The Day I Chose Me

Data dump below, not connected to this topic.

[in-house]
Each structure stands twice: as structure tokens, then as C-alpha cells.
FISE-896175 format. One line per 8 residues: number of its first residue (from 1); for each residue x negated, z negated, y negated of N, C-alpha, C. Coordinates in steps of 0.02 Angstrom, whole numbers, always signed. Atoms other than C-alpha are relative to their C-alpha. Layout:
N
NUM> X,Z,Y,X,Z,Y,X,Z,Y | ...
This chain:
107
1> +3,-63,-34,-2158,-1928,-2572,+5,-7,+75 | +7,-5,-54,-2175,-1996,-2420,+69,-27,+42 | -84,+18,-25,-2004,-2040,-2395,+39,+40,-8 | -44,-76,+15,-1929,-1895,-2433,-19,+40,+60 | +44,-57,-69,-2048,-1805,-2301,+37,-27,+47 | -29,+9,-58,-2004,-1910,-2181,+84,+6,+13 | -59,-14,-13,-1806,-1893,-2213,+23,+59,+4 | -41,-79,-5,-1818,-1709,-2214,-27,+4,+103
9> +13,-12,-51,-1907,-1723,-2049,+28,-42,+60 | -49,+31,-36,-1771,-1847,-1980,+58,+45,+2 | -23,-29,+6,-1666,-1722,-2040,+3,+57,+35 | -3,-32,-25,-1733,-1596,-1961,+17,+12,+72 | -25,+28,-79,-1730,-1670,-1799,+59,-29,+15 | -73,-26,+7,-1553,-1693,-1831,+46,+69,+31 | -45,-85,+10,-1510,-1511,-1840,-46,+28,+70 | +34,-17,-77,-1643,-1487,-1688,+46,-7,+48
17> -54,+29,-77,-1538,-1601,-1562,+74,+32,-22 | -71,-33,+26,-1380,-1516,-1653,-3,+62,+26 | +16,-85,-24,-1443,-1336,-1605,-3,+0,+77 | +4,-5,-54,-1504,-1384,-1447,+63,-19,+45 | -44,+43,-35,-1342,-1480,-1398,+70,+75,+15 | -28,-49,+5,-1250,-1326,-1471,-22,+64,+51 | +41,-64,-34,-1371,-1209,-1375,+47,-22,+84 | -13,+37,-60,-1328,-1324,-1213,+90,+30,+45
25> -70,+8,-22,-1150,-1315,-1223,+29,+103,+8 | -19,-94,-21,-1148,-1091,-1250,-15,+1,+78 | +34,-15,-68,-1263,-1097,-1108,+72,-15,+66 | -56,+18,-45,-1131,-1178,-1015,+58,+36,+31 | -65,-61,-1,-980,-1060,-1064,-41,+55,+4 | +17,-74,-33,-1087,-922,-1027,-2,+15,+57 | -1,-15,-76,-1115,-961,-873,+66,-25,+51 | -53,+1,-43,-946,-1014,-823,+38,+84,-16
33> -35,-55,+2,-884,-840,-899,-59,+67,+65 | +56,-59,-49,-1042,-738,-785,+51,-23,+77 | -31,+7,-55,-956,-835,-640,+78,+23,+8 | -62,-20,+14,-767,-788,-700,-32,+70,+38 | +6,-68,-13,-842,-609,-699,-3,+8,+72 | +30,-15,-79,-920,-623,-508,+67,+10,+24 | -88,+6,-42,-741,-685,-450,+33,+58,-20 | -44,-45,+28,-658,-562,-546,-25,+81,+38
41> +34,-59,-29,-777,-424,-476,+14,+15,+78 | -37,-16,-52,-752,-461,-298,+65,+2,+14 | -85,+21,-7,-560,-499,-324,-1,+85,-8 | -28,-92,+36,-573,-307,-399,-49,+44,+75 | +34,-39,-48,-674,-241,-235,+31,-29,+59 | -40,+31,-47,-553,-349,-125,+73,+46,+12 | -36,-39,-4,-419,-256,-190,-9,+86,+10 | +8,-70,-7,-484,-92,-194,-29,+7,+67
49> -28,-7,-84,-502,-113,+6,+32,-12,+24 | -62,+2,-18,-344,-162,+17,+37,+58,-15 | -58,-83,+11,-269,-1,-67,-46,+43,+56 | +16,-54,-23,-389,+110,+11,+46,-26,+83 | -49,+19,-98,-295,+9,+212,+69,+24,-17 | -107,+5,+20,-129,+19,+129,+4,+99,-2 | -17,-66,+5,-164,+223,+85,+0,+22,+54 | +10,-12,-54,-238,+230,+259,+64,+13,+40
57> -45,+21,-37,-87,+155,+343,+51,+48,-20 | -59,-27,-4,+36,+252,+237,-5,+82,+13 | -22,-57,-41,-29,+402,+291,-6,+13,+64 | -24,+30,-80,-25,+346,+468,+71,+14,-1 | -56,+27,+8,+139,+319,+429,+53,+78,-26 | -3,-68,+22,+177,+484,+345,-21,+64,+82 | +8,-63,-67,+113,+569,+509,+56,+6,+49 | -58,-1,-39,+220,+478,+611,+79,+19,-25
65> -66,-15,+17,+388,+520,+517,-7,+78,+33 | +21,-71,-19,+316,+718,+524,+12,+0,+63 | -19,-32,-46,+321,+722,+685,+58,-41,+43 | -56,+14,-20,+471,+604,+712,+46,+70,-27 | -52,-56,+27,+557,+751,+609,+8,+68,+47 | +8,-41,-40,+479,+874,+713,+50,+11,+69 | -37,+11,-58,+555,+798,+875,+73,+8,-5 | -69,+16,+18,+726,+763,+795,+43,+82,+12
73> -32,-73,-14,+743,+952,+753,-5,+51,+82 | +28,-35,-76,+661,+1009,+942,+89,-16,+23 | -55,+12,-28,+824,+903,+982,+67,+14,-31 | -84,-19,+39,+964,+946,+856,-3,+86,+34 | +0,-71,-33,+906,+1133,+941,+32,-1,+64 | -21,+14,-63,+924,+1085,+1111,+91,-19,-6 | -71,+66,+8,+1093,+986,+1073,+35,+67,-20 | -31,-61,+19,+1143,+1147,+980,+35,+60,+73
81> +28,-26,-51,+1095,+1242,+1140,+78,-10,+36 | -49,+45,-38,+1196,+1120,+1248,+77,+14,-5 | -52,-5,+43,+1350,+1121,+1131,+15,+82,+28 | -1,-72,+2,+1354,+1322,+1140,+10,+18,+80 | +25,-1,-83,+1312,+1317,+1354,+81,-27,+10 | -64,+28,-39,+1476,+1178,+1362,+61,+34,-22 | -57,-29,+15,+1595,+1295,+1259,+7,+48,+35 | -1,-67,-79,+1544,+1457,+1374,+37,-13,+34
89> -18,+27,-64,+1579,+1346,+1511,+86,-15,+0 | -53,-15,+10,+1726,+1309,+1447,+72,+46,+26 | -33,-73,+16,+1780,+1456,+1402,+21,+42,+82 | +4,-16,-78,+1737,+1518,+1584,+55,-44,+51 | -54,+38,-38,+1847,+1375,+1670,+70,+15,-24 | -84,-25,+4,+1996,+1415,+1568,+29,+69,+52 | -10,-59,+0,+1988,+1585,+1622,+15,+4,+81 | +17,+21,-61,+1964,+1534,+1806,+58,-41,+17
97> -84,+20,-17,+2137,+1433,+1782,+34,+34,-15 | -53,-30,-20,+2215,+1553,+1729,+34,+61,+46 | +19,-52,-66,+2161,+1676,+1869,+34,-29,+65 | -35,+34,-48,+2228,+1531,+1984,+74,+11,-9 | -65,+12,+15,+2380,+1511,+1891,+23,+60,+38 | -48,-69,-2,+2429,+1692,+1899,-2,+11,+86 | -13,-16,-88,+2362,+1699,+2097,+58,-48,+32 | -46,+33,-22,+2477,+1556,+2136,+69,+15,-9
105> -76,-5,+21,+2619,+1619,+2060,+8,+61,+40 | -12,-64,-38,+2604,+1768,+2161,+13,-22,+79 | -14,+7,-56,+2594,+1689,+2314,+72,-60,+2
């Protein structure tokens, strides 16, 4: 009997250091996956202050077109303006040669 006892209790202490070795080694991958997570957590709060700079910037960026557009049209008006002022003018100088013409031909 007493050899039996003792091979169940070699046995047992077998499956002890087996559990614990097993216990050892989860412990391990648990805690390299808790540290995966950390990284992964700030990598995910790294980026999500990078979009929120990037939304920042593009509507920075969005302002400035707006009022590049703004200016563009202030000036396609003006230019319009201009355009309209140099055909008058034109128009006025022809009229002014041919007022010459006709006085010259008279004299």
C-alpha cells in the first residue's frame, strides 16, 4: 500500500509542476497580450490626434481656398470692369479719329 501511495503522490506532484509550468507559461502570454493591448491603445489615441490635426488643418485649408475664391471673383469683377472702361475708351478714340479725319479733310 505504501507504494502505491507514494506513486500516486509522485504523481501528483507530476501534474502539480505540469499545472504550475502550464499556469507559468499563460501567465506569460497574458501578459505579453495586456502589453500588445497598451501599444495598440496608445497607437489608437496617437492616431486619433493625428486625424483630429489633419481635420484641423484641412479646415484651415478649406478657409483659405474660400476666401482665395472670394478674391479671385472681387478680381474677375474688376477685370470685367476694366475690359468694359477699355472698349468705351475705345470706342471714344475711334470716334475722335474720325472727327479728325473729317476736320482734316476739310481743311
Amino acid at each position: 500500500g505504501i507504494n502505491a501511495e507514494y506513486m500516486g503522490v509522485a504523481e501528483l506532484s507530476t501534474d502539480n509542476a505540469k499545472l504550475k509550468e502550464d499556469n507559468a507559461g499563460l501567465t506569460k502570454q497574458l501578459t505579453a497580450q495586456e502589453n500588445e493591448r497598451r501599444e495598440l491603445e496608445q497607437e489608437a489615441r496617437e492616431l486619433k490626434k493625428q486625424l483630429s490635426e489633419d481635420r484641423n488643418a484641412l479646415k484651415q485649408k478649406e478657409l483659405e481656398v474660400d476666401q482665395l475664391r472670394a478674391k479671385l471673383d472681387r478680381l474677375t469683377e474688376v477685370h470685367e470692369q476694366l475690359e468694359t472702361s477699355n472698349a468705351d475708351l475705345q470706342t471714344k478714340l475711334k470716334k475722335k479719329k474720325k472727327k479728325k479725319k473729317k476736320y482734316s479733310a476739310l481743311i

There’s nothing heavier than having anxiety so strong that you can’t even speak freely or be surrounded by groups of people without feeling like you can’t breathe. Can you imagine being a twenty-something year old college student who was around nothing but party animals? Obviously, in order to fit in and have fun yourself, you had to figure out a way to not let the anxiety and isolation take over. My way of coping was through heavy booze, marijuana, and ecstasy pills. Self-medicating was the only way I knew how to bring ups to my downs, and to live ‘freely’ in such a locked down frame of mind. It kept me from over-thinking, feeling shameful, and from being a party-pooper. What I didn’t know, is that as my addiction to these self-medicating coping strategies grew, my actions were leading me down a road that would lead to self-destruction and other depressive behaviors. I became immune to promiscuity, self-hate, and emotional abuse. I allowed my inability to handle or understand my disorder, bring more chaos to my life, until I eventually shut down. My body and mind became so tired. From there I knew it was time to seek help, so I joined a therapy session with a dear friend of mines, began going to church, joined a gym, and was even able to find love. Looking back at my lifestyle, I take full pride in tutoring young women who are going down that same road of destruction. Understanding your mental illness is serious business. You must be able to know how to cope, without the help of self-medication that will cause harm to your body, and you must learn how to verbally communicate the pain that you’re feeling. Having someone to talk to was so beneficial for me. My first time in therapy, I couldn’t’ make out a sentence without crying; that’s how much pain I was in. My pain turned to shame, because I didn’t handle it correctly. There are many health insurance plans now that cover mental health and substance abuse, and many employers who offer E.A.P (employment assistance programs) for your first three appointments. Now, I know what coping strategies to use for the mood I’m in. Now, I’m taking the right medications. Now, I’m living my best life!